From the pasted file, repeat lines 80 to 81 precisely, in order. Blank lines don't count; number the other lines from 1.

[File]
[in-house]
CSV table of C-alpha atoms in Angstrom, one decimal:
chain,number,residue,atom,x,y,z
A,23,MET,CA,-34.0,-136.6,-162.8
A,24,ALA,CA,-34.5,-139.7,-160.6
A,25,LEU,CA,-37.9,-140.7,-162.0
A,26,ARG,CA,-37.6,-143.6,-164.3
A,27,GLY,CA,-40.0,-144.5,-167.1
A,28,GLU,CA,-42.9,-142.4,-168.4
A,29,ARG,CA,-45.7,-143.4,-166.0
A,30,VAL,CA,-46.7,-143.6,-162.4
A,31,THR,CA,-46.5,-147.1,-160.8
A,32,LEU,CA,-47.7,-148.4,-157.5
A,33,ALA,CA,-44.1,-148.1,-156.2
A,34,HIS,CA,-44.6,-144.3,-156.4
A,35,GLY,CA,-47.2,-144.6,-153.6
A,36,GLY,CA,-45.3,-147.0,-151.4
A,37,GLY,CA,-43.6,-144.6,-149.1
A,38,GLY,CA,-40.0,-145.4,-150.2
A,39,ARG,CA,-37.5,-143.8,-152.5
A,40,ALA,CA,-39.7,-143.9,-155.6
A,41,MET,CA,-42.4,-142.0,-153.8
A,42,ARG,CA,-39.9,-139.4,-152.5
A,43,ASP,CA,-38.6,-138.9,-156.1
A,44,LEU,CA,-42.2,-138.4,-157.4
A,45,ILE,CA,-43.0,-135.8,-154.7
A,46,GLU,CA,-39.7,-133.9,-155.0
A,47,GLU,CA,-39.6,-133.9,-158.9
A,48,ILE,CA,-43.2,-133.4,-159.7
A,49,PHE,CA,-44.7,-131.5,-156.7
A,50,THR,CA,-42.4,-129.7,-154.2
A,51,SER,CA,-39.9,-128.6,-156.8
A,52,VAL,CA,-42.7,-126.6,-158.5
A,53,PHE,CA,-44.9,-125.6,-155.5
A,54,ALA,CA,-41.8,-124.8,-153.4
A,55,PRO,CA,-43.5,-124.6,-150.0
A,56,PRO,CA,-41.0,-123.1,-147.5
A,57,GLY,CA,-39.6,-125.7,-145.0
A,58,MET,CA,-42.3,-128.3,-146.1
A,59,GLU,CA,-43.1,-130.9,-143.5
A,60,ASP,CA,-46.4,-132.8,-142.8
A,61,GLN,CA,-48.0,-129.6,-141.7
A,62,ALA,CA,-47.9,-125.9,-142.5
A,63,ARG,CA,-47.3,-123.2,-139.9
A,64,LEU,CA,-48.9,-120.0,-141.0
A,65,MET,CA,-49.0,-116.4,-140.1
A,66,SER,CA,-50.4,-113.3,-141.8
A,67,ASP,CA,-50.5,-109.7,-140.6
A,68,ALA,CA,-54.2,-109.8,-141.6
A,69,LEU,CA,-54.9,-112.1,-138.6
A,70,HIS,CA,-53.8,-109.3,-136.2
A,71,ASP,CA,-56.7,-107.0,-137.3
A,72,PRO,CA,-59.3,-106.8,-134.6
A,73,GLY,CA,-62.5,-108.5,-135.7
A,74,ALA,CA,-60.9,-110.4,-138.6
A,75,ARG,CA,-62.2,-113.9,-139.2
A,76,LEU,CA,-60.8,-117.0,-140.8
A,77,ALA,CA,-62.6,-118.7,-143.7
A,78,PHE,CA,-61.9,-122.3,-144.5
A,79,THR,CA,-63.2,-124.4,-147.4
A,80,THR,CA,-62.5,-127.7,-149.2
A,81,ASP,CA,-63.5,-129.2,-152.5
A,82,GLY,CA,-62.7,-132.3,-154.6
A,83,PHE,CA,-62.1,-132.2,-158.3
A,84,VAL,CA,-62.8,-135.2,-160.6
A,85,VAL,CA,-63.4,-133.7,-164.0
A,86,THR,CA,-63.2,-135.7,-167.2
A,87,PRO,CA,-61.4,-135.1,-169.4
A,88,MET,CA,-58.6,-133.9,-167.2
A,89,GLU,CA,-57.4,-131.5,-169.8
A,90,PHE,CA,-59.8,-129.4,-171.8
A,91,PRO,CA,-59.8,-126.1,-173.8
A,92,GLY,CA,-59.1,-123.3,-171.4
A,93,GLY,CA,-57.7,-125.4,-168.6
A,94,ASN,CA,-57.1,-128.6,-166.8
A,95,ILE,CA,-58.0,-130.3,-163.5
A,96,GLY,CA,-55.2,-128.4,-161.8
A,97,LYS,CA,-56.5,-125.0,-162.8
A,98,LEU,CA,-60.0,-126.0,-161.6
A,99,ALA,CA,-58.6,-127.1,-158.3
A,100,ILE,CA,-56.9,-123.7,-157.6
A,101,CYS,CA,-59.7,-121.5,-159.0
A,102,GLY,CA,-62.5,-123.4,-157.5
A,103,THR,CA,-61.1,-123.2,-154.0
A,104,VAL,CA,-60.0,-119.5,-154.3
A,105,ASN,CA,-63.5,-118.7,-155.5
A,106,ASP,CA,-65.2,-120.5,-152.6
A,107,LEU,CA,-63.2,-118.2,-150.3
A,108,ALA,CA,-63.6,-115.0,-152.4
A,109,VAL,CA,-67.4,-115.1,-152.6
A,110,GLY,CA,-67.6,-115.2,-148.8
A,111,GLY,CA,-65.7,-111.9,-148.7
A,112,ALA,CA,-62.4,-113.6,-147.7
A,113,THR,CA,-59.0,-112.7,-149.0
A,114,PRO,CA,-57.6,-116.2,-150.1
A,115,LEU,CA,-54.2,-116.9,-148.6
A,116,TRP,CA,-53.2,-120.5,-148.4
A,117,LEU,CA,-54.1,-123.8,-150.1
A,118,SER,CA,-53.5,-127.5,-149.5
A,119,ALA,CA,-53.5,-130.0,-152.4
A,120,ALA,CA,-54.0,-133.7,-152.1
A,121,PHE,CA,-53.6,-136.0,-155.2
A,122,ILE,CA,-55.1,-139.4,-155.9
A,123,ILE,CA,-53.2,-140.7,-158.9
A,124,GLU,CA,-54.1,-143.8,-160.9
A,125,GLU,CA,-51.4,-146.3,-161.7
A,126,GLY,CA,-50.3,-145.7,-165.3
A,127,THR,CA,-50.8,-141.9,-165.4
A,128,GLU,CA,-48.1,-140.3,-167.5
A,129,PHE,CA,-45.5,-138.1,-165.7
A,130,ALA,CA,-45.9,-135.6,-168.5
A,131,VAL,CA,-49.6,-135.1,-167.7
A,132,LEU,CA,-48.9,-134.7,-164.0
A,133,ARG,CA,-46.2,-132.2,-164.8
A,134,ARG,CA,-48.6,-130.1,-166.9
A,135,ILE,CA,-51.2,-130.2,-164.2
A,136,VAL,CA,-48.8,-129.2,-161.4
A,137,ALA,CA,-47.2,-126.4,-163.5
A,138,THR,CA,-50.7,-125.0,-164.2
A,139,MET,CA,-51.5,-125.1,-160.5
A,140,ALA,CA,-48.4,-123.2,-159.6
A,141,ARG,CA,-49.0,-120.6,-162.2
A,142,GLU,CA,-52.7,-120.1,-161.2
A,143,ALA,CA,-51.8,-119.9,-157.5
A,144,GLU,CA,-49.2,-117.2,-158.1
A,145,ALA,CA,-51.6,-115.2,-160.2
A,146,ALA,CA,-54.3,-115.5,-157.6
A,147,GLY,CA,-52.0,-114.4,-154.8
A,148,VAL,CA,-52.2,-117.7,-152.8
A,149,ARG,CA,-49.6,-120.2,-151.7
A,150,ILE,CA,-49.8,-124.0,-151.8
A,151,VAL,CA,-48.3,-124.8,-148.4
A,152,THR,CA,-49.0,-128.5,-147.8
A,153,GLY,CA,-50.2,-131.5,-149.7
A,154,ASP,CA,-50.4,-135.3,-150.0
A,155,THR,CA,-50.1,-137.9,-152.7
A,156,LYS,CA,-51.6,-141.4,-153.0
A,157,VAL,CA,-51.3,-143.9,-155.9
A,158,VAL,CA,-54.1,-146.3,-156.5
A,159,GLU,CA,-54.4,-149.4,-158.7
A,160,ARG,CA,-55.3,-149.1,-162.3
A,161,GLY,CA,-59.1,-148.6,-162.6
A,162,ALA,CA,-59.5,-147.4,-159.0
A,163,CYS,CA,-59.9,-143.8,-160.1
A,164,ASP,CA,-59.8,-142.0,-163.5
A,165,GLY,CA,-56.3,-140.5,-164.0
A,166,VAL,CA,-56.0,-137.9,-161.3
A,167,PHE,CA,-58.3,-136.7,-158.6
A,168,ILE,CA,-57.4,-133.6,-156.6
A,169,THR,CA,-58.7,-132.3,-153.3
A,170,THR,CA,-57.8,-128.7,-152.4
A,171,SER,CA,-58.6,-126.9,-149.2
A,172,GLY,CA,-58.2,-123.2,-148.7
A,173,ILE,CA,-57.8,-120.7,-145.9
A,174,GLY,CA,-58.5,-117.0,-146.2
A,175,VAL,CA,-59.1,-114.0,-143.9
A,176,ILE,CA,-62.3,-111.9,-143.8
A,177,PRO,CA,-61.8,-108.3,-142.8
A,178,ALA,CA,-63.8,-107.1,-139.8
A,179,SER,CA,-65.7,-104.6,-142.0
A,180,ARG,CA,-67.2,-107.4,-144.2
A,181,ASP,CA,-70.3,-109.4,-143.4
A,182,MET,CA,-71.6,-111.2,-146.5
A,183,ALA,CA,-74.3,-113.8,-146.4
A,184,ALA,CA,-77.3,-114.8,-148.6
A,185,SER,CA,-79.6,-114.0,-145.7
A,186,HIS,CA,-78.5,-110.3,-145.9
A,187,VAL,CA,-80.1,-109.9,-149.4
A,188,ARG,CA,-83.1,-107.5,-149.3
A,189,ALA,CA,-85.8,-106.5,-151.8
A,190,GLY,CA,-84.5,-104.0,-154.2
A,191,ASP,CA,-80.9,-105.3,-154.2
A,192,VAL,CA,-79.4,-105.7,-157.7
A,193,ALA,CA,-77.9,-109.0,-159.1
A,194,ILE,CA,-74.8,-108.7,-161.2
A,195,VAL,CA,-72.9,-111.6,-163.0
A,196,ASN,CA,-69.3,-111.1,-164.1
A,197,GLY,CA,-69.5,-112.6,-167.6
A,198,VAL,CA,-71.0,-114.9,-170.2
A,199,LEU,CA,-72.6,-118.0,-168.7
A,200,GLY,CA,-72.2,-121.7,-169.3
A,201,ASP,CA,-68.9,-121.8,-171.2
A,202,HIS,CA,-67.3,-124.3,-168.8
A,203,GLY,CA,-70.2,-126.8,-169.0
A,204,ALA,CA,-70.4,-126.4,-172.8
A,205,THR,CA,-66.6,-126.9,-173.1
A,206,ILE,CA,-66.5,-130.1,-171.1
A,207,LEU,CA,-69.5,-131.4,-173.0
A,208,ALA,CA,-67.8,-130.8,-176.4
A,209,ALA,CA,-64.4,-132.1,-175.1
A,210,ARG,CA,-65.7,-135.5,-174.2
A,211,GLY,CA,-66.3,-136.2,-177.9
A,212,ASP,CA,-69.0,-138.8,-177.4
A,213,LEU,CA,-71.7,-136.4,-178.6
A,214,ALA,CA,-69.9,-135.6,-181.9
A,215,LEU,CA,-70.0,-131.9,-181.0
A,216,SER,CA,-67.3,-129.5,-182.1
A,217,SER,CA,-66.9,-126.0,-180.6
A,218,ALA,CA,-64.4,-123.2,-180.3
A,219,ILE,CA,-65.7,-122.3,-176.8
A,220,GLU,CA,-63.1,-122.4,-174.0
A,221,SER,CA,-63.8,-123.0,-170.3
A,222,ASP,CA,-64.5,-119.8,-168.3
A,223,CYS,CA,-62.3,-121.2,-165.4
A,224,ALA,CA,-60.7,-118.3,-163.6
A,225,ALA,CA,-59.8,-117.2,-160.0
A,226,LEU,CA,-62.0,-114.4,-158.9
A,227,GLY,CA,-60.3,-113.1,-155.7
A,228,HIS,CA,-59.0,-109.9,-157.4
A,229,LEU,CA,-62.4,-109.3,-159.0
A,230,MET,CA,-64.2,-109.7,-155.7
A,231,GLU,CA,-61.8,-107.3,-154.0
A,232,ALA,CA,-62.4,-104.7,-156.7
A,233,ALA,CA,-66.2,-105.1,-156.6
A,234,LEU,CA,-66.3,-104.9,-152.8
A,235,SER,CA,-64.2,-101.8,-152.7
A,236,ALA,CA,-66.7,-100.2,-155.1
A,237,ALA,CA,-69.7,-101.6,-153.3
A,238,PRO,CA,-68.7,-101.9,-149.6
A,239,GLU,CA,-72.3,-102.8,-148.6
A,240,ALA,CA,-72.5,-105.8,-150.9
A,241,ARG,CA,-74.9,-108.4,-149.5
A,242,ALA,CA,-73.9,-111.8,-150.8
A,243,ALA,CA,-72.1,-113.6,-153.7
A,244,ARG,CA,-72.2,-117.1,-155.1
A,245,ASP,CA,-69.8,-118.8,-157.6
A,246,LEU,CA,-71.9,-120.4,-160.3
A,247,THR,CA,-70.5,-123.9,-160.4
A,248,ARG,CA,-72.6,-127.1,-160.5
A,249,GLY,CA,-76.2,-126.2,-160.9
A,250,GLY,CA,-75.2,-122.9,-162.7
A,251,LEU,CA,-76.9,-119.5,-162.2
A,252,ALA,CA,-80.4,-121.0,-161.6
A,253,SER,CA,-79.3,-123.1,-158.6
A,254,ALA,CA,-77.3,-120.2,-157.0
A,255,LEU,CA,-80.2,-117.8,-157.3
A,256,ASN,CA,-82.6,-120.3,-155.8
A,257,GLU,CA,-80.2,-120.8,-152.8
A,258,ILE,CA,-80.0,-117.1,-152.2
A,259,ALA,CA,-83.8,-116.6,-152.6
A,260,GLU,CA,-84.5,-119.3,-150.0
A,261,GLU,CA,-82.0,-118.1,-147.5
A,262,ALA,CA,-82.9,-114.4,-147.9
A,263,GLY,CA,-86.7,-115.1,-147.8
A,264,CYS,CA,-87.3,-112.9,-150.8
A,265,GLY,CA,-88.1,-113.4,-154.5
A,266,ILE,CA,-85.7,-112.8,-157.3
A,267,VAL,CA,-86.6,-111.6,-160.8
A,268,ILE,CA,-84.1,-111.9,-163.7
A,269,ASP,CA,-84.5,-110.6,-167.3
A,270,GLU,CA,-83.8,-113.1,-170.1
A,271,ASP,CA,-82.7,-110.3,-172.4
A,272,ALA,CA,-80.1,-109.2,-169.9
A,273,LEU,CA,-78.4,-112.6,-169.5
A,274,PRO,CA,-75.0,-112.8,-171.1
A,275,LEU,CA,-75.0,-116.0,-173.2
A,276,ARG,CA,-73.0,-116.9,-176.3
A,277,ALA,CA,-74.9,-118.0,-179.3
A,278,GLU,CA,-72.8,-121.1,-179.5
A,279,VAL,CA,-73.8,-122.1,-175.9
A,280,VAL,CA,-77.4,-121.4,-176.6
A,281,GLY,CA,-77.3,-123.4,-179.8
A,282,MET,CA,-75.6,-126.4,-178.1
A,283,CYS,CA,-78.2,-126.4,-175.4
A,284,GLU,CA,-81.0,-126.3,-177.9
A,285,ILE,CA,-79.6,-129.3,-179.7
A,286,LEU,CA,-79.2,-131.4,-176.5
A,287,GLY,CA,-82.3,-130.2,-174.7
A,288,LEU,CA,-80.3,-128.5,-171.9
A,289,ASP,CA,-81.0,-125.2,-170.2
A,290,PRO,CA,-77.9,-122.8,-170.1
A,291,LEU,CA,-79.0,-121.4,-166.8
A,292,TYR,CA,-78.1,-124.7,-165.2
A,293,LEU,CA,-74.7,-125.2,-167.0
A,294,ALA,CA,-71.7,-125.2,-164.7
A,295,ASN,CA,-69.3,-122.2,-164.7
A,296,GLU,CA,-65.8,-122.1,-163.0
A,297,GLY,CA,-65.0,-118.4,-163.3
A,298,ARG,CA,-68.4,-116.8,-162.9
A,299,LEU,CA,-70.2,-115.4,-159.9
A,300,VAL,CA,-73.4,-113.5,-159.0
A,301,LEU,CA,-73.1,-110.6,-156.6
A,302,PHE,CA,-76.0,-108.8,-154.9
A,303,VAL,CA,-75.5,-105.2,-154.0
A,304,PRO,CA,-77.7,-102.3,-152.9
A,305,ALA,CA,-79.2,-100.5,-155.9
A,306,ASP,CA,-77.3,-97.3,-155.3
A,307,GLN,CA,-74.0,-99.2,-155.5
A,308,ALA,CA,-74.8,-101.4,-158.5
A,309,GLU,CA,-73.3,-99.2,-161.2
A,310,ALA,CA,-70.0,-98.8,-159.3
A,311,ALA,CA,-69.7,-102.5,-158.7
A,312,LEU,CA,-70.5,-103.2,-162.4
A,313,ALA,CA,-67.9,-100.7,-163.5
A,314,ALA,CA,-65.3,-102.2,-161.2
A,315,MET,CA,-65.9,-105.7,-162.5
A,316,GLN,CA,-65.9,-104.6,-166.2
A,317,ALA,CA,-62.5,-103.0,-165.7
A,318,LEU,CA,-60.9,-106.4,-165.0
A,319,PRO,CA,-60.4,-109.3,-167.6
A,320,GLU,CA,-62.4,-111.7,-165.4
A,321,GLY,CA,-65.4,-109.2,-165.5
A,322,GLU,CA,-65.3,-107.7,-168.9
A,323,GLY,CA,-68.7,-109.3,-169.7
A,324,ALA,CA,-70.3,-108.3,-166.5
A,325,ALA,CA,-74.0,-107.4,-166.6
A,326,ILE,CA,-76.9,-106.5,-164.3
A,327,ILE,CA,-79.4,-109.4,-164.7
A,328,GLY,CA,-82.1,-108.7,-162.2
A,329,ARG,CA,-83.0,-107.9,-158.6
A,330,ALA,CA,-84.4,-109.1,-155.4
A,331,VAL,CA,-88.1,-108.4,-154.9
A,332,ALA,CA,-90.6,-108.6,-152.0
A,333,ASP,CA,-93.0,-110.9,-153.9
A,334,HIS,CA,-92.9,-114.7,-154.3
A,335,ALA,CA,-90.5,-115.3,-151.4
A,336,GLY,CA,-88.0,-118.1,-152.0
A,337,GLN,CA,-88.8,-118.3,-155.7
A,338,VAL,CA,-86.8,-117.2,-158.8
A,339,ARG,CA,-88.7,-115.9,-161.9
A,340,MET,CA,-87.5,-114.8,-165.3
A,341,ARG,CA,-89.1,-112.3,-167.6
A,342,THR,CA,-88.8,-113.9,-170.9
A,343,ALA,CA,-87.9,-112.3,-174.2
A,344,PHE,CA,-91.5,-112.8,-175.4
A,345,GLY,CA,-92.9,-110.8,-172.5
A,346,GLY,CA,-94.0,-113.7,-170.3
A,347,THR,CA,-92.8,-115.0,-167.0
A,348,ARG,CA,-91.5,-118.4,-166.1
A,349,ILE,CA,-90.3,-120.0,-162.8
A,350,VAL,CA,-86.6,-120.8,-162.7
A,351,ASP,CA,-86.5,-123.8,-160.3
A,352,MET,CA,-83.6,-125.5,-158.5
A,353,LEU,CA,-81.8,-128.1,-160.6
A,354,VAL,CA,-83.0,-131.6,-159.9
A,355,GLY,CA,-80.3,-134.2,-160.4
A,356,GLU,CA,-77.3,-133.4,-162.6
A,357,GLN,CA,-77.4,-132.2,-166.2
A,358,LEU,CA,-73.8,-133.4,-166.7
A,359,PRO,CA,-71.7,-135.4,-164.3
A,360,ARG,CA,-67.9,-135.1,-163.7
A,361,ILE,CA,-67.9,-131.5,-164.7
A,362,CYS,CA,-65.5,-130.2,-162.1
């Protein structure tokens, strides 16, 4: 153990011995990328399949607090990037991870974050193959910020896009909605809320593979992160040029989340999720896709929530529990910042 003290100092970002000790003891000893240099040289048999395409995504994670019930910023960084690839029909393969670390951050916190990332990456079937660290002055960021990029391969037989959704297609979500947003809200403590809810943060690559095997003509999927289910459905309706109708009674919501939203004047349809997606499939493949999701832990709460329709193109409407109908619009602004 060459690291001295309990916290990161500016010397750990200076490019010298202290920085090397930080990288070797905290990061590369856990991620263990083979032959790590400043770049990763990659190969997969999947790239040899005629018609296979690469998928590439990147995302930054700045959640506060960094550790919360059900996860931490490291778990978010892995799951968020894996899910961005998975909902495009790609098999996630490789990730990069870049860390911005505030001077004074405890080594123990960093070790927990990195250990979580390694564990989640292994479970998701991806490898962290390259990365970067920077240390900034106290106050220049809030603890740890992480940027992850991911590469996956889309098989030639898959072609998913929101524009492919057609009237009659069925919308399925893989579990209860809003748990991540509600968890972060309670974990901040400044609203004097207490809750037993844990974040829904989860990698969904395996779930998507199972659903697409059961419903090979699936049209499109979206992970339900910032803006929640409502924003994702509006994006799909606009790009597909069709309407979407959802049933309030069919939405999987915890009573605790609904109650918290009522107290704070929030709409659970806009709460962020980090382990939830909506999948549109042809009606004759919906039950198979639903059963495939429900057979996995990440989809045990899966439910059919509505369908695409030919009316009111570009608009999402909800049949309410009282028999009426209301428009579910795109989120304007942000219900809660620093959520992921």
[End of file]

A,99,ALA,CA,-58.6,-127.1,-158.3
A,100,ILE,CA,-56.9,-123.7,-157.6